Since we launched Checklist Mom back in 2013, I’m often asked “Marc, why is the Checklist Mom website or app only for moms? Don’t you know that dads are also interested in organization and scheduling?” and my response is “yes, of course.” I tell them “Oh! Don’t let our name fool you, Checklist Mom is for all parents (mom and/or dad) who want more time for themselves and are committed to making their lives better by getting organized so that they will have more stress free, guilt free and drama free time to thrive.”
At Checklist Mom we believe that any parent can achieve their goals, but we emphasize that these goals can be achieved much faster when the whole family is involved, that means Mom, Dad and the kids.
However, as a dad, I know that sometimes my perception of how our family should go about getting better organized often differs from my wife and kids’ perspectives. I have to admit that this has led to a few family disagreements that were at times quite uncomfortable. But since my wife and I are both committed to being better organized, we’ve made a series of adjustments that I believe greatly improved our relationship with ourselves and our family. Doing so has enabled us to achieve our goals much faster than we ever expected.
Note that we are constantly making adjustments to better ourselves. As described in the following article “Dividing childcare and housework duties with your partner,” I’ve listed my top 5 favorite must-do adjustments that has guaranteed success in our home:
Share the load by working together
When my wife and I work together to maintain our home, everyone benefits. I’m much more involved with the care of our kids. This helps me develop a strong bond with them. The kids benefit because they see mom and dad as both being important to family life. For housework, I’m committed to cooperate, communicate and work together fairly, and as a result everybody benefits.
Redefine your goals
How do we maintain balance at home, get dinner ready, do laundry, feed and bathe the kids, and still have time for each other and ourselves? Well, instead of striving for a 50-50 division of labor, we first focus on what we both want and need. Then, we find a way to balance the load so that we can both feel good, productive and appreciated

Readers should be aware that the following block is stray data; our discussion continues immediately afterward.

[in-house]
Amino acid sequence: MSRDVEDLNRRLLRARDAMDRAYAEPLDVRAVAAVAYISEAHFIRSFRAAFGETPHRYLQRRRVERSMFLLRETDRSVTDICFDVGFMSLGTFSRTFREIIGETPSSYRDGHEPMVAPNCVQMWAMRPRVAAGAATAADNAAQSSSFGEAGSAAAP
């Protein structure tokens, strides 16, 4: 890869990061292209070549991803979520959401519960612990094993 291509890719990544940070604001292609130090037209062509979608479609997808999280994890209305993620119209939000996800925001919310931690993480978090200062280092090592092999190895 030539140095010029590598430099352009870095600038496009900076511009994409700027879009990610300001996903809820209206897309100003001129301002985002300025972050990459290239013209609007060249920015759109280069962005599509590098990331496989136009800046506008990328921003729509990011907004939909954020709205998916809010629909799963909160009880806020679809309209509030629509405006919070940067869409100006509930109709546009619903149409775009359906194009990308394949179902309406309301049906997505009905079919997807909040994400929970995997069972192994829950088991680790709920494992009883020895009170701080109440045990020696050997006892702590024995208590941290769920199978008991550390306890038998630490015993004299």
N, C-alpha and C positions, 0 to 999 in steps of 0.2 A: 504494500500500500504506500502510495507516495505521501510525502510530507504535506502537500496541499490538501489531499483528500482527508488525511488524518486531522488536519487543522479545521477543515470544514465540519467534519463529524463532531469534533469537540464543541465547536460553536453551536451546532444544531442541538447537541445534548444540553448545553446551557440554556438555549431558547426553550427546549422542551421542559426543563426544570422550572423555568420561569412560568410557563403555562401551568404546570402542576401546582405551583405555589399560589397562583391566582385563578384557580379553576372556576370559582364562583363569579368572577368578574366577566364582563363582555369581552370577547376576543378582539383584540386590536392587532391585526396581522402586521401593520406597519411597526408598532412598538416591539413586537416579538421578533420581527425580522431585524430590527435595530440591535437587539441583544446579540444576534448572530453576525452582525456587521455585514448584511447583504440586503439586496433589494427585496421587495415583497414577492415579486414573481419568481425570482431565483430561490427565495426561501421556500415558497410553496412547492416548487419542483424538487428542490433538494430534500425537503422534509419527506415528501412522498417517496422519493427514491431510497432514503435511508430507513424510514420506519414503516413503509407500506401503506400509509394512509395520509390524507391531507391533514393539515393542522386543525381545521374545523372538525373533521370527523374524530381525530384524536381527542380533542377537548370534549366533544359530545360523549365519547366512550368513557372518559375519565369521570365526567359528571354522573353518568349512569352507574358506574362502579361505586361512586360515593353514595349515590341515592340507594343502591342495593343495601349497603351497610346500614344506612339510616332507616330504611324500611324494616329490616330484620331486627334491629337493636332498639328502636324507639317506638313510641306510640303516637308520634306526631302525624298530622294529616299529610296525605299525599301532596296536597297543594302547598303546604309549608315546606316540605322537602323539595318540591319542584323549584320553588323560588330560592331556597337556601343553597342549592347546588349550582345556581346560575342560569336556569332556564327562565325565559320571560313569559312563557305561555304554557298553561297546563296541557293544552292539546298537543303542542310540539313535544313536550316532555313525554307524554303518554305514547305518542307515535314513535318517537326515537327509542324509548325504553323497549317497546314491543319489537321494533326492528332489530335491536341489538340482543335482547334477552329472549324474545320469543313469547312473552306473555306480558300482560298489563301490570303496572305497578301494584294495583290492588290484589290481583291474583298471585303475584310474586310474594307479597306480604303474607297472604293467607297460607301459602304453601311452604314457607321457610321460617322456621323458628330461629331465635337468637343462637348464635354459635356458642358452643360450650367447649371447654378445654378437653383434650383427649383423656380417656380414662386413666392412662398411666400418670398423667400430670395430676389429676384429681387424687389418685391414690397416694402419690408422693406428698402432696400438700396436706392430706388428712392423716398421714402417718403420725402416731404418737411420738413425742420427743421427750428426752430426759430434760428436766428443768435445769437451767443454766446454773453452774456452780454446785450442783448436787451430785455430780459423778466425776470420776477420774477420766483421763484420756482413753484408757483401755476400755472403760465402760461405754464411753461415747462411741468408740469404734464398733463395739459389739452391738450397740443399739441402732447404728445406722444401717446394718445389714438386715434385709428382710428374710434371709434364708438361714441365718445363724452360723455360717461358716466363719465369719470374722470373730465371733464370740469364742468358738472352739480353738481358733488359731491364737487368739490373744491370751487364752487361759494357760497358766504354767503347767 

Track your to-dos
Here’s an exercise that we found extremely beneficial. For one week, both you and your partner keep a log of everything your do at home and for the family. Then compare your lists.
- How do you each feel about the tasks on your list?
- Do you want to change anything?
- Is there any task you intensely dislike?
- Can you switch it for another chore?
While reviewing your lists, try reassigning responsibilities and finding compromises. Maybe you can agree to take turns doing the especially difficult tasks. And stay flexible even after you’ve divided up the chores in a way that’s mutually agreeable. Be willing to help each other out when you can, or even swap chores once in a while to get a feel for what your partner does.
Anticipate and communicate
Ok I admit it, my wife expects me to read her mind and I do the exact same thing, but for some reason or another we never got real good at mind reading. So we’ve learned that It’s crucial that you tell each other what you want and need. Do your best to express yourself clearly and specifically, and without blame.
For example, when you need help, tell your partner exactly what you want “Can you help with the kids’ homework so I can cook dinner?” rather than how you may feel at the moment. “I have to do everything around here or nothing gets done!” If you fight over household responsibilities, set-aside time when you’re both calm to figure out what the real problem is and how to find a solution.
Accept each other’s style
My wife and I have different parenting styles, and these differences are important gifts for our kids. But as parents it’s sometimes very hard to respect and value those differences. Instead of criticizing my wife about what she feeds our kids, I simply accept and respect that she feeds, bathes, teaches or dresses them differently than I do. If you constantly criticize your partner’s efforts, they will have angst and be more reluctant to help you in the future.
BONUS – Reward yourself and your stress free, guilt free & drama free time
When you agree to work together, you will have time to play together later. For example you could say, “If you take the kids to the playground Saturday, I’ll spend that time grocery shopping. Then we’ll have the rest of the day to ourselves.”